The Dedication Page

You know, that page you probably skip right over when you initially start a book? Yeah, the dedication page.

I generally read every page of books I finish. Epilogue. Prologue. Everything in between. But I also make it a point to read the dedication pages. All of them. Why? Just because the author decided to include it and that’s reason enough for me to read it. But I’ve never come across a memorable dedication in any book I’ve ever read. That isn’t to say that I think authors should write some great dedication to start their books, but I imagine there are some memorable dedications out there that I just haven’t seen yet.

I’m lucky enough to have written one of these before. And even though I haven’t opened my book in many months, I’m pretty sure I remember mine. I think it read “For mom and dad, I did it!”. That may be slightly off, but it’s something along those lines. I honestly can’t remember ANY dedication I’ve read. Yikes. The only thing I’m thinking of (without checking) is that Robert B. Parker would always dedicate his books to his wife. And I think her name was Joan. That’s about it.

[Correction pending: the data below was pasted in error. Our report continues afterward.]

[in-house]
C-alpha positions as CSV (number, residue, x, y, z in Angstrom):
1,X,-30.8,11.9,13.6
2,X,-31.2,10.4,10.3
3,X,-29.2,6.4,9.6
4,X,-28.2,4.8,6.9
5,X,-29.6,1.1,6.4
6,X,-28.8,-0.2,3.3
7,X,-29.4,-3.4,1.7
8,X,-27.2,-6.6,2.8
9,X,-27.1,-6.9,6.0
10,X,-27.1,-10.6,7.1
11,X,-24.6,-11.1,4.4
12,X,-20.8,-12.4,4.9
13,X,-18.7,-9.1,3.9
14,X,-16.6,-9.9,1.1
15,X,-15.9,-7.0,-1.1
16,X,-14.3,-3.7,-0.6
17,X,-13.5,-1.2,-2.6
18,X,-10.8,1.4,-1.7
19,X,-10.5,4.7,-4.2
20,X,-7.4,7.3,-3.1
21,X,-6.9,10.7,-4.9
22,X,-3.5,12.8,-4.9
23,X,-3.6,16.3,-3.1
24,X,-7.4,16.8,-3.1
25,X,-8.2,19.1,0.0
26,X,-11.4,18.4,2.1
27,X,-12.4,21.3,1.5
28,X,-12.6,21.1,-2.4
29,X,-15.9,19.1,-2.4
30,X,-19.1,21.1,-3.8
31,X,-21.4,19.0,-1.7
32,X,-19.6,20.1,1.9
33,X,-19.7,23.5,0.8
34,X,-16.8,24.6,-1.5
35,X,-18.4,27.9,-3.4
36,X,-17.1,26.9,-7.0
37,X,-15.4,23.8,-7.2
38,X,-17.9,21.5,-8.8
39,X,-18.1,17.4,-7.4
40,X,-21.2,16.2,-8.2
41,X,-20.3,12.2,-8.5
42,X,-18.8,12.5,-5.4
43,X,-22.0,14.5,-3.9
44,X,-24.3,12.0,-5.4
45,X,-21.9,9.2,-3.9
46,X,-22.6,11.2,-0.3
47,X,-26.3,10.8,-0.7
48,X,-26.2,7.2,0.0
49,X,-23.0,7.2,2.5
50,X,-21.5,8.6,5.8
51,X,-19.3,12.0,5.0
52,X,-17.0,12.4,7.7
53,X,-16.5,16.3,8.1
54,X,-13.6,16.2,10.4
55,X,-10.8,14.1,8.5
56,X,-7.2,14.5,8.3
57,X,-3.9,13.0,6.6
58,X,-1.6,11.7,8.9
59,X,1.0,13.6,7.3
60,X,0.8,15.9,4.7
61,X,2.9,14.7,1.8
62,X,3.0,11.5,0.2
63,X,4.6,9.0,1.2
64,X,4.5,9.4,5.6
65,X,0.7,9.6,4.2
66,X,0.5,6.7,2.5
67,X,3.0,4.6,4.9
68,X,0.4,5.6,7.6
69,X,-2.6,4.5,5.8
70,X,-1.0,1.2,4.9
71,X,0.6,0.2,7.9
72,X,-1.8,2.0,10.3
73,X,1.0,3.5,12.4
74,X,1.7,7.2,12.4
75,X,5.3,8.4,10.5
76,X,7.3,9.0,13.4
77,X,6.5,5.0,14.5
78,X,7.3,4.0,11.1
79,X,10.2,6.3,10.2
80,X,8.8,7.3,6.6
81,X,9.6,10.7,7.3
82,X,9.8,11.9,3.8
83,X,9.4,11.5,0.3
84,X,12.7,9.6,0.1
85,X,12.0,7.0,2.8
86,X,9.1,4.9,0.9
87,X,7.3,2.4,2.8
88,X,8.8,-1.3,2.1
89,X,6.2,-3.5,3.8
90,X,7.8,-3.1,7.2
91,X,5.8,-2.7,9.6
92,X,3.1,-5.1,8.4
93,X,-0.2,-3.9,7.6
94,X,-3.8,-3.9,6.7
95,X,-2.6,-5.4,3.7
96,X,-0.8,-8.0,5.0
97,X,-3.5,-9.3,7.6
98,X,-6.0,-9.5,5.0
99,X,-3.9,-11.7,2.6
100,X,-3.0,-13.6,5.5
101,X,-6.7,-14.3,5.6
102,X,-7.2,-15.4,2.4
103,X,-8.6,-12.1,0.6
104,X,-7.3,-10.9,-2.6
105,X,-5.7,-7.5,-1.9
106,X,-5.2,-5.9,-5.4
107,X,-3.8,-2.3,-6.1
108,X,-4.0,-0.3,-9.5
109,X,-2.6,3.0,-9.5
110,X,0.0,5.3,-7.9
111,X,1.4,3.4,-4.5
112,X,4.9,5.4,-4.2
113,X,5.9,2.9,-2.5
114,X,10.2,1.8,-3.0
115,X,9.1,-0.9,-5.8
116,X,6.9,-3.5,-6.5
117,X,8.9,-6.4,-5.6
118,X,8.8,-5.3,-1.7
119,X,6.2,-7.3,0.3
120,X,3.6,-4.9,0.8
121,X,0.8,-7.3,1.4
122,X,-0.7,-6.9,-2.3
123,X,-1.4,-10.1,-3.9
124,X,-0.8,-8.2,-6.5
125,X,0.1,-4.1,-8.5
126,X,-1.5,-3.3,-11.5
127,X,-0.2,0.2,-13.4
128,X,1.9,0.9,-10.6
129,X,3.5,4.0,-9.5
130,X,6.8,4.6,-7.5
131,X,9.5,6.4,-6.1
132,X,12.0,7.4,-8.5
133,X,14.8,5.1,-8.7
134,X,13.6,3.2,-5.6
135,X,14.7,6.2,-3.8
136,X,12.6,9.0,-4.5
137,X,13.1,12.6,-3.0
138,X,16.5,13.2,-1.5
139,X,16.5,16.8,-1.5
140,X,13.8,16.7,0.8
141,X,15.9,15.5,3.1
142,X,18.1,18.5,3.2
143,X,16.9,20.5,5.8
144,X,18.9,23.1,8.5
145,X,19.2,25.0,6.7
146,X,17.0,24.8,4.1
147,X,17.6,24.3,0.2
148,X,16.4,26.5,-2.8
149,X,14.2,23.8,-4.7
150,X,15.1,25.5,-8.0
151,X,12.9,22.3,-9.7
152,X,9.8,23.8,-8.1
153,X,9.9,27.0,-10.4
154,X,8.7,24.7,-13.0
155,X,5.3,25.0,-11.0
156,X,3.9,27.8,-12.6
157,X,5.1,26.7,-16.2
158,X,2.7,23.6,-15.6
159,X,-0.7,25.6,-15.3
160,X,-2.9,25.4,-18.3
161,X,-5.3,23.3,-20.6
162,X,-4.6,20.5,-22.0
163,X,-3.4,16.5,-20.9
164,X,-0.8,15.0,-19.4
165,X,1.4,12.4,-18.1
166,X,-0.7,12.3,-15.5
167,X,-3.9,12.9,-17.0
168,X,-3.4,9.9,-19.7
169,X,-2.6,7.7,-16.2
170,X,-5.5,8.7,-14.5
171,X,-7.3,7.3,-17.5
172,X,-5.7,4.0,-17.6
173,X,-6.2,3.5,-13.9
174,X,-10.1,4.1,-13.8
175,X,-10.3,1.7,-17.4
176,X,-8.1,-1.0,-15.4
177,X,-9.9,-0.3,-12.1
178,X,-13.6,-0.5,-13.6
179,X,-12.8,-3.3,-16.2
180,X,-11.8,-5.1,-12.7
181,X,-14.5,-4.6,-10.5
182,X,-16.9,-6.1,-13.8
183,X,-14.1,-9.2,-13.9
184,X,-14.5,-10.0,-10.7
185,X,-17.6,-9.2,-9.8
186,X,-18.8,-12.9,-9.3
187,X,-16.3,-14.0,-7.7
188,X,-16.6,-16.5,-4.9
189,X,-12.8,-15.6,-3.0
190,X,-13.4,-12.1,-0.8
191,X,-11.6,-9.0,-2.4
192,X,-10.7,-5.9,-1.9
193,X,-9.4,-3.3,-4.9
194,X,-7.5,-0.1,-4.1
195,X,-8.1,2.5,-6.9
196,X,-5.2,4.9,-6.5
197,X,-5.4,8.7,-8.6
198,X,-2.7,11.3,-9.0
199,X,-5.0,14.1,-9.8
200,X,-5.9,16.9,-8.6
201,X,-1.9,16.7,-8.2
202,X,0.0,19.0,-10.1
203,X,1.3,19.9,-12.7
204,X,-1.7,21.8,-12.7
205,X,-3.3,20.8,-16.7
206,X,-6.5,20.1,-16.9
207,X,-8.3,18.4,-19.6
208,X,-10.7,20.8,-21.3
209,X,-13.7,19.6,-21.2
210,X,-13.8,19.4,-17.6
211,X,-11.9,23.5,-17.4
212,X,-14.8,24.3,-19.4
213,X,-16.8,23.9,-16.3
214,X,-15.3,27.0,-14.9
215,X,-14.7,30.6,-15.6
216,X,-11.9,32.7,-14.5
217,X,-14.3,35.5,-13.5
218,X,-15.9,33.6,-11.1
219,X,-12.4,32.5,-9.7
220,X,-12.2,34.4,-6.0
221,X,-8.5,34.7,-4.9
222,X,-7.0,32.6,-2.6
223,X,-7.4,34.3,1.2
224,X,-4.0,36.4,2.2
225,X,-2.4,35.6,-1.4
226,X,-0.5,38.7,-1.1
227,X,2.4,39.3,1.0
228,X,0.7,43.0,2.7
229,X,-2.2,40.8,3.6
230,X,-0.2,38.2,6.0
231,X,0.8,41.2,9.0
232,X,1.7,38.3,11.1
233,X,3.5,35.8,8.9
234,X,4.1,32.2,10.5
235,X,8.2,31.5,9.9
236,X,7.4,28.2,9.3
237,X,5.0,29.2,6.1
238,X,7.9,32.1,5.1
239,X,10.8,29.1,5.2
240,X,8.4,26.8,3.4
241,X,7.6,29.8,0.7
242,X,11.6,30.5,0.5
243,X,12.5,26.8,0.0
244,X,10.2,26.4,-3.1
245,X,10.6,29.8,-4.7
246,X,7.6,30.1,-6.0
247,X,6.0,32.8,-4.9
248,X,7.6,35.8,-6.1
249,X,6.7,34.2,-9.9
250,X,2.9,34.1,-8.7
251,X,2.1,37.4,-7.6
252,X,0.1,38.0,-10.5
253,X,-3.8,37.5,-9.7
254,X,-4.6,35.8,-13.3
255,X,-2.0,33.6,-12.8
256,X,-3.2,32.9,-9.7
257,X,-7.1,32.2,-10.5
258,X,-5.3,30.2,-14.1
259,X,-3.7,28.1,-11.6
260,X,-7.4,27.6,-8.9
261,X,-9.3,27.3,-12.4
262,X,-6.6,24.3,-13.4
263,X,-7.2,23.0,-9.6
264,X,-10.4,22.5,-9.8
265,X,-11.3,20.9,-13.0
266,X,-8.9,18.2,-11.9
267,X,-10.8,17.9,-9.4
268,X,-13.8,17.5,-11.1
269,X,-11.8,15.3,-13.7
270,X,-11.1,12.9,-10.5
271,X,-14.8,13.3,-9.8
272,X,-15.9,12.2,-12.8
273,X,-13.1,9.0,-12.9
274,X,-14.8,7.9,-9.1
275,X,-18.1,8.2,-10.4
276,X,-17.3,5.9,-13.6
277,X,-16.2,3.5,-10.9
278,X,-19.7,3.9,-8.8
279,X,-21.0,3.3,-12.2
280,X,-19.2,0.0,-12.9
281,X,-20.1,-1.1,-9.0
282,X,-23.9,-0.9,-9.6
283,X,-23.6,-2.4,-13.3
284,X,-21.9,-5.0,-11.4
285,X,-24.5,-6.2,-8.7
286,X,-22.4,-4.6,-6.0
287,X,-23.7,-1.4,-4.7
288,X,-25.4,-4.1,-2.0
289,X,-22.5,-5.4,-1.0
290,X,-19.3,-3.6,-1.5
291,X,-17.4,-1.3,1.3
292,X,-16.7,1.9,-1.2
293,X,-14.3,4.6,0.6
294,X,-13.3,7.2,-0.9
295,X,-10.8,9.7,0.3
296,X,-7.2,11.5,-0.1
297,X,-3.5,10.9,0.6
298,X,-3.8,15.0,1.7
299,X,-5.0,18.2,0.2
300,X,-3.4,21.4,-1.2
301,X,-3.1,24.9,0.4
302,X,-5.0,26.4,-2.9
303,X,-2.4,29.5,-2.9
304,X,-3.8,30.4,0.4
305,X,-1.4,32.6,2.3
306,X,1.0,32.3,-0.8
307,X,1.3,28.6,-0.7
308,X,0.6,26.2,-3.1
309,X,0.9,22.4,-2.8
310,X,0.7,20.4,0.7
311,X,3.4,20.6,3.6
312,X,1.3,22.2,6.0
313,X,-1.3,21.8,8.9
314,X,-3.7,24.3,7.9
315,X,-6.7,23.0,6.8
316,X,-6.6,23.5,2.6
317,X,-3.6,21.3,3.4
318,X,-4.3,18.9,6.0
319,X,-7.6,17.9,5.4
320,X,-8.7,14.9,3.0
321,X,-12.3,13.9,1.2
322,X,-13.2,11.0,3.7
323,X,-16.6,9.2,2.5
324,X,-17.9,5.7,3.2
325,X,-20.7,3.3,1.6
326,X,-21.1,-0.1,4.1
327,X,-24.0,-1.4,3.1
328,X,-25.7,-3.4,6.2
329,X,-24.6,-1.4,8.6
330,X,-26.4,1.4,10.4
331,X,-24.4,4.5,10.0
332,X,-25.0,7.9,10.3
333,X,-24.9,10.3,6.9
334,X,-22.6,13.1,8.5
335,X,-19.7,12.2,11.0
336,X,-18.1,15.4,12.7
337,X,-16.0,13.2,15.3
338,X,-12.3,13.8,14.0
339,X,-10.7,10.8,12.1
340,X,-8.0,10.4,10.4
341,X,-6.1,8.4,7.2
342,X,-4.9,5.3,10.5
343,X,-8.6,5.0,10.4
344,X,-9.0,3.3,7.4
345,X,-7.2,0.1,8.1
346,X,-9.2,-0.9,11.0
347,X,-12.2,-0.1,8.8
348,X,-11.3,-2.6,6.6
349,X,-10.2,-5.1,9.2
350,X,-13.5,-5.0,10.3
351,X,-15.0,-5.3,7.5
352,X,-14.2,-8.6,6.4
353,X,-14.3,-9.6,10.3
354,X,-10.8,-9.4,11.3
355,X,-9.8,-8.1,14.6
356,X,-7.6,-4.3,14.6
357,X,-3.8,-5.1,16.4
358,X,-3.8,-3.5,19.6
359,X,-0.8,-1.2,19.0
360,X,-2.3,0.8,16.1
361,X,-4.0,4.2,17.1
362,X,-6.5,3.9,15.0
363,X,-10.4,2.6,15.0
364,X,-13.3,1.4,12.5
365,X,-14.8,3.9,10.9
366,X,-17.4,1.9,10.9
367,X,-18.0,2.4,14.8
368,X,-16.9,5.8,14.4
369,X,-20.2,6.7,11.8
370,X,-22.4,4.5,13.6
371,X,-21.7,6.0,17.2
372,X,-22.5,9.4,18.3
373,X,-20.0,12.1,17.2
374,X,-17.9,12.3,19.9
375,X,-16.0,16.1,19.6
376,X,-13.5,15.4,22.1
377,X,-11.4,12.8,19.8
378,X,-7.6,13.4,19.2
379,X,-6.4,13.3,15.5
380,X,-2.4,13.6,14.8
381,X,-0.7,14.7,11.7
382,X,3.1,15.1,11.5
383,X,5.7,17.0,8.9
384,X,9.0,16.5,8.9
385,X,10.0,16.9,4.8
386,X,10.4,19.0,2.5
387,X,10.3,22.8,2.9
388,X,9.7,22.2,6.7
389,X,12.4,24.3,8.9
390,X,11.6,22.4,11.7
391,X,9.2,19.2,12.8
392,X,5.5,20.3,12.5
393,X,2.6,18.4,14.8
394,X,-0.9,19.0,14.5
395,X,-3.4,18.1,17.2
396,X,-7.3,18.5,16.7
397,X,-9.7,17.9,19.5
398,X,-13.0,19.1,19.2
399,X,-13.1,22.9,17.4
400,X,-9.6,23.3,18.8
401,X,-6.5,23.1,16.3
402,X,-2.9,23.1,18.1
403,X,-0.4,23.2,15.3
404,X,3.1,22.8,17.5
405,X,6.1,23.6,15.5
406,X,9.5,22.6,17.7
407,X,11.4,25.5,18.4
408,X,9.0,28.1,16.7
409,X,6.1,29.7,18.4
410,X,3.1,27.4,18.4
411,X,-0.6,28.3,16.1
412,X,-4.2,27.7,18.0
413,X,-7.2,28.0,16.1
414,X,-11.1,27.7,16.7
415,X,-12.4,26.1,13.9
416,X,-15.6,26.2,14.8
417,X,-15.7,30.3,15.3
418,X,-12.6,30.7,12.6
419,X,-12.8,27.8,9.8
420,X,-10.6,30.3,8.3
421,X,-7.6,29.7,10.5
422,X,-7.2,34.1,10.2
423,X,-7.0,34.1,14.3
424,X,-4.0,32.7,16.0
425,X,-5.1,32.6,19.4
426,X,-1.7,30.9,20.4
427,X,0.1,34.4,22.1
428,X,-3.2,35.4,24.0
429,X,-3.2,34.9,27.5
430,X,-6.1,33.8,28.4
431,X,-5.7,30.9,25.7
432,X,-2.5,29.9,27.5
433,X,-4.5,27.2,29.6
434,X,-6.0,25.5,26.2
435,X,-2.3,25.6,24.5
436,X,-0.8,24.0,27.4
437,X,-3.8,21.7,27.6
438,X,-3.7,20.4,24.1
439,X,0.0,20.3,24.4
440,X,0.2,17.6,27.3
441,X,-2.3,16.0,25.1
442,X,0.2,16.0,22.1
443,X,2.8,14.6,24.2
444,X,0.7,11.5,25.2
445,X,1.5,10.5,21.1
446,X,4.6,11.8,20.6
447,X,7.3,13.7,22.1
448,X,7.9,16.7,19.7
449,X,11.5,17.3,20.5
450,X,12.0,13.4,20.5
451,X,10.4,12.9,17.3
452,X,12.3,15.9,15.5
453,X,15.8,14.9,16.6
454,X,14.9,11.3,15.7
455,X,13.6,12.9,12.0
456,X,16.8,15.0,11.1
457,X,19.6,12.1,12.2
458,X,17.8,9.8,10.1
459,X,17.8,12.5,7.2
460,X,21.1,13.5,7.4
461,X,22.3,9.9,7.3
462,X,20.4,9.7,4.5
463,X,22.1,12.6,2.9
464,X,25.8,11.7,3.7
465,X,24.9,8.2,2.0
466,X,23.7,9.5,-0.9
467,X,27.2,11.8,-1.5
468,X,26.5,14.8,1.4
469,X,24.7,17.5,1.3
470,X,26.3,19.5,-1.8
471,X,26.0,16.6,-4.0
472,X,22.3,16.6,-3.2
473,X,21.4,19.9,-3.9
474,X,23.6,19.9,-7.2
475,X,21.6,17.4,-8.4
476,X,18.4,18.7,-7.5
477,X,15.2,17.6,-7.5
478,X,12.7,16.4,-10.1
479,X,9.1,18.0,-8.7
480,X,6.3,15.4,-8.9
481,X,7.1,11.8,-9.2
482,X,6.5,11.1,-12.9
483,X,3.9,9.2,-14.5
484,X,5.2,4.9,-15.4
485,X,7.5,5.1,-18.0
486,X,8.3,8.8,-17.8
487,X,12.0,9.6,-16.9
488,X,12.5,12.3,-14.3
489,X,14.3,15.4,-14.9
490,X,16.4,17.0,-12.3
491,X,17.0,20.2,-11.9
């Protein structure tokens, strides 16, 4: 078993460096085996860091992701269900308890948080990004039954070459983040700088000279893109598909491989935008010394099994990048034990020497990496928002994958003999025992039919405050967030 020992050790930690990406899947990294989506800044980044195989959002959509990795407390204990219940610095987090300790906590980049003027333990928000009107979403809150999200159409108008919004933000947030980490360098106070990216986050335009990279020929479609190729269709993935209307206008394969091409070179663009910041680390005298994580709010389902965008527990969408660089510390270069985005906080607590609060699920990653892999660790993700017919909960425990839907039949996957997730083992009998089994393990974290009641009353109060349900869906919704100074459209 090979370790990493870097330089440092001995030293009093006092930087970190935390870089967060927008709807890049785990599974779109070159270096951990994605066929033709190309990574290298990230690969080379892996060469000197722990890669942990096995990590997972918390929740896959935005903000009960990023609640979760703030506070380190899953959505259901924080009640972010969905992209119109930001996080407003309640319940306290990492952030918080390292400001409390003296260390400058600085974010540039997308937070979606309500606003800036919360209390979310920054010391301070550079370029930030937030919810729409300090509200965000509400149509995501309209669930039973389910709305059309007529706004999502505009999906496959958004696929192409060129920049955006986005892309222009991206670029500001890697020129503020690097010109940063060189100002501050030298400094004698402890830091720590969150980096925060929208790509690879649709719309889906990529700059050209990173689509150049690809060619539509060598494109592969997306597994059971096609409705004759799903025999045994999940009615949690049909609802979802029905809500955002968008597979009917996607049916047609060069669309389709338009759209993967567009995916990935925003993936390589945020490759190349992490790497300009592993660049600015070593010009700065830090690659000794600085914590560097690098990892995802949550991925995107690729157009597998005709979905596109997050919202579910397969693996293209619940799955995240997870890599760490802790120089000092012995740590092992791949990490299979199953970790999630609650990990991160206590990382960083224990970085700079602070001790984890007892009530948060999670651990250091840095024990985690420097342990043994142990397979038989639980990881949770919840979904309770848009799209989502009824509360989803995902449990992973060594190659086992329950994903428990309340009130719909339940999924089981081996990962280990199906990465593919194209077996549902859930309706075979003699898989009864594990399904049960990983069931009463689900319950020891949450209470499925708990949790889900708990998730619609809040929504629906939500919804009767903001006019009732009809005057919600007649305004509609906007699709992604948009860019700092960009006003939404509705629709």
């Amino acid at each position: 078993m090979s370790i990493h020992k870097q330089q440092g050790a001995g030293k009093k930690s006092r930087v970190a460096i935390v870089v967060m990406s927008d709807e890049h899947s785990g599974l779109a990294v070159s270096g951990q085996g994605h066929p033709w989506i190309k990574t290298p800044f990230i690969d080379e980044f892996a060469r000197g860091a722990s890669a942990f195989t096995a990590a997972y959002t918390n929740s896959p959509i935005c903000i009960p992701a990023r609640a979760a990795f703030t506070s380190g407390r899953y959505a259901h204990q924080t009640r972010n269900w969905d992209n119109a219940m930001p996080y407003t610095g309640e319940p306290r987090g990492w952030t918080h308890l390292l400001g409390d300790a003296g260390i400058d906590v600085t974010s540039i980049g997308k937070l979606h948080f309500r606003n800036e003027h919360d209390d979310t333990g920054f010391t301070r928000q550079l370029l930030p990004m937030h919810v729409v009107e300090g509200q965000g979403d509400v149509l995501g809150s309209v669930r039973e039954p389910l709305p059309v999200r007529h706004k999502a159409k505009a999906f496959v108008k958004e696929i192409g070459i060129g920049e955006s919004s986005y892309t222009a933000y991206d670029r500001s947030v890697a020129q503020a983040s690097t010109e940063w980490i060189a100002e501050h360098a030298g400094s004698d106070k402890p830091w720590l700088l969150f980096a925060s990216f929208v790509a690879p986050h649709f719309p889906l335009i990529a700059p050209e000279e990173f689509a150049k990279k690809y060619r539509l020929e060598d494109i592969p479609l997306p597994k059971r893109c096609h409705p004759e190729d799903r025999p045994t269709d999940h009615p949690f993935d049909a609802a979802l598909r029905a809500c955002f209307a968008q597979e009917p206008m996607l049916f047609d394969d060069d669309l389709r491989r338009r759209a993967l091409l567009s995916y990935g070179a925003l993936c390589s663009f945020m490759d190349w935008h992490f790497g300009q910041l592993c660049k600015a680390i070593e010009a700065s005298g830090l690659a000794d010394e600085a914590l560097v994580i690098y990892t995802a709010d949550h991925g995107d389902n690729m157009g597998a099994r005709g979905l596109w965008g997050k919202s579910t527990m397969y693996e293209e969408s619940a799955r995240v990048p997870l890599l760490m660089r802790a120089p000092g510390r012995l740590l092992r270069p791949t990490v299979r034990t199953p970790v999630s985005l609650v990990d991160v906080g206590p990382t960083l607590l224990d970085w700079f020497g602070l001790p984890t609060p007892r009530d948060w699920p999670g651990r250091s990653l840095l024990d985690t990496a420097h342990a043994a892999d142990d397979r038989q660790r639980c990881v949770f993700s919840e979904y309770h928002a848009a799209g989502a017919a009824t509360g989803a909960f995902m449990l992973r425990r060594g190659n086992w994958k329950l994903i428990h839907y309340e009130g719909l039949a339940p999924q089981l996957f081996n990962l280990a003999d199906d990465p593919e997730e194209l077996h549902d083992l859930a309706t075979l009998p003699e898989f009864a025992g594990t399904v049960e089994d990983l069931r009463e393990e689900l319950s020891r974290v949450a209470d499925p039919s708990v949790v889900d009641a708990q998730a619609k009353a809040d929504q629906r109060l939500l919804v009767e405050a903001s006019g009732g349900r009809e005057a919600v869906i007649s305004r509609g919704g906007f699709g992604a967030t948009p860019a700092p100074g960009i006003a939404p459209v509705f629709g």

Have you ever read any really cool dedications at the start of a book?

On this day in 2014 I published Recommending Books.


Are Epilogues Necessary?

There once was a time in which I wouldn’t even read epilogues. I think it was probably high school. And then one day I decided to continue reading after the last chapter. I have no idea why I never read them in the first place or why I suddenly started reading them later on.

But when I really think about them, are they really necessary? I would guess that more than 90 percent of the books I read have no epilogue at all. Because generally speaking, in crime fiction the case has been solved. And if it’s a case that’ll span multiple books, then there’s still no reason to have an epilogue. I’ve seen authors include the opening chapters of their next books more often than I’ve seen epilogues.

I mean, tell me what an epilogue accomplishes that can’t be accomplished with the final chapter. I guess if it’s something like J.K. Rowling did, then it’s not so bad. But most books or series don’t need that additional information. Or do they?

Do you think epilogues are necessary?

On this day in 2014 I published Ten Most Haunting Male Literary Characters.